Life ek race hai, tez nahi daudoge to koi tumhe kuchal kar age nikal jaega.
Remember these ‘sagacious’ words spoken by 3 Idiots’ Virus? Well, they fit very well in our faulty education system. A system that feeds young and impressionable minds the malicious idea that the defeat of others is victory for the self. A system where values, skills and the true education of a person are blatantly disregarded. A system where brilliant minds are engaged in competing with each other for higher marks rather than gaining true knowledge through cooperation. And, this kind of ideology is ingrained in our minds right from the start. The worth of a person is bluntly judged on the school report cards and the college mark sheets with the university seal on them.
You are deprived of your degree if you fail to meet the attendance criteria which is pre-decided by the college authorities. Yes! By attendance, it is meant physical presence in the class no matter what you do sitting there; yawning, sleeping, looking outside the window or just texting your friends while the lecture is on. Just sit there and you are good to go! However, if you decide not to sit in the class for an irrelevant lecture taught from a rusty, old book and instead decide to go out and explore the world, you might just be detained.
It is unerringly true that real knowledge is gained outside the realm of books. I find my work in the NGO much more rewarding than a mundane lecture. My time spent at the local blind school teaching blind students has perhaps taught me more about life than any political theory book. The sheer will to learn and the strength of personality that those blind students exude despite the obstacles faced by them have in fact made me a calmer and persistent person and I no longer refrain from working hard in order to achieve my goals. Which textbook has the ability to teach such valuable qualities which will be indispensable later in life? My college NSS workshops and volunteering opportunities are more enjoyable and enriching than sitting in the class. Not some text book but, my passion to write and my various creative writing internships have helped me garner knowledge about the affairs of the world. The people I meet and converse with through these internships have inspired me and I have had the opportunity to learn a lot from them. This is perhaps my biggest asset today.
When I look back, I realize that my overall progress and growth as a person has happened only because I decided not to attend every lecture. I was keen on exploring the world beyond books and I can proudly say that I am more aware and more confident than some of my classmates who dared not step outside the class for fear of losing those marks reserved for attendance. How significant are those marks if they turn students into dour personalities who are supposed to confine themselves in the four walls of the classroom where your creative mind is crushed and you are trained to follow orders, diktats and norms preached by the teachers.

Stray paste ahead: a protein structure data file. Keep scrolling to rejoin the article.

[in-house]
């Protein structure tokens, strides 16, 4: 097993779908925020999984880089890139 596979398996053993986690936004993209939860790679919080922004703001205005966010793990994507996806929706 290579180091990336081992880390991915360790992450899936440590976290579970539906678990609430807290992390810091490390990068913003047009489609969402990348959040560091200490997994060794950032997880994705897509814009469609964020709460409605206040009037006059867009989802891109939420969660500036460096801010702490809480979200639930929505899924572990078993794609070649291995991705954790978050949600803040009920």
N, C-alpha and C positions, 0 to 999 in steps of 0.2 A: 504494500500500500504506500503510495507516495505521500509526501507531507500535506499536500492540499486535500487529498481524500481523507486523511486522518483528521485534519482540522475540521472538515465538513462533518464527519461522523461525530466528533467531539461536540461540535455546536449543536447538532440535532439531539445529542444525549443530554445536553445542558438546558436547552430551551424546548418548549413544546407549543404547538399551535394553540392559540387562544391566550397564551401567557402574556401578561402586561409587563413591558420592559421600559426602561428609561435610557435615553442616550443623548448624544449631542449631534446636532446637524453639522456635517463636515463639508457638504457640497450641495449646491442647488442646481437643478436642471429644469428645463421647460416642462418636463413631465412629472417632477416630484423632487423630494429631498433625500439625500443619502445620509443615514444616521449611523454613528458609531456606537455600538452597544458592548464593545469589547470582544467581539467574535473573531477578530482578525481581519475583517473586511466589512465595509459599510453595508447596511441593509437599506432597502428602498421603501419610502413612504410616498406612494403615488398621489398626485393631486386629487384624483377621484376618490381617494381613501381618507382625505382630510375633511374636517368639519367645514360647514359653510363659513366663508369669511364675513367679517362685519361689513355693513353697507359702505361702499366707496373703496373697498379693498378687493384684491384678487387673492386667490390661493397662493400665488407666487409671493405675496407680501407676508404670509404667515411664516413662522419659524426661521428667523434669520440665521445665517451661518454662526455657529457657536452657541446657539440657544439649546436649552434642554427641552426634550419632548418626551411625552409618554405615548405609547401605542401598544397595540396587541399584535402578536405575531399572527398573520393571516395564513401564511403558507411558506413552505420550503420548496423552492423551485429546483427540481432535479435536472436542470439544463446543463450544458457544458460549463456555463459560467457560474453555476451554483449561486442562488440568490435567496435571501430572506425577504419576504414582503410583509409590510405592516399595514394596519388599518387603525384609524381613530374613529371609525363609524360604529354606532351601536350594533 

Our education system must not confine us to the realm of books. Classroom learning and teaching must be made more interactive, enriching and interesting. This can be done with the help of research-aided teaching. For example, Tata Institute of Social Sciences (TISS) has laid special emphasis on field work and dissertation in its course structure which endues its students with hands–on-experience.
IIM Bangalore has decided not to make attendance compulsory stating that “at this age students are mature enough to take their own decisions on attendance”. This is in fact quite veracious. Just sitting in the classroom to fulfill particular criteria of attendance should not be the norm. In fact, teachers should make sure that their lectures are interesting enough so that students themselves feel like attending them. In my own class, students never miss a particular teacher’s lecture even though she does not give marks for attendance just because her lectures are quite interesting and captivating, whereas other lectures amount to boredom.
BITS Pilani has also been following the norm of voluntary attendance for quite some time now. Mind you, these are top notch institutes producing the best of the talents across the world! Voluntary attendance has in no way affected the quality and worth of their students.
However, there can be some students who can take undue advantage of the relaxation in attendance norms. They might just end up not doing anything. In such a scenario, the administration can work out a system where extra-curricular activities are made mandatory or are counted towards attendance. How about part time internships along side college? Or simply exploring your interests in dance or music with the help of college societies without worrying about attendance? Delhi University has taken the bold move of encouraging its students to engage in various college societies by keeping the attendance requirement at a minimum for them.
It is high time for the stringent attendance norms to be relaxed in our institutions and the system to revamped itself to make education more holistic!
Image Credits- http://ii.library.jhu.edu
About author : Tanvi Sharma is a 2nd year B.A. (Hons), Political Science student at Gargi College, New Delhi.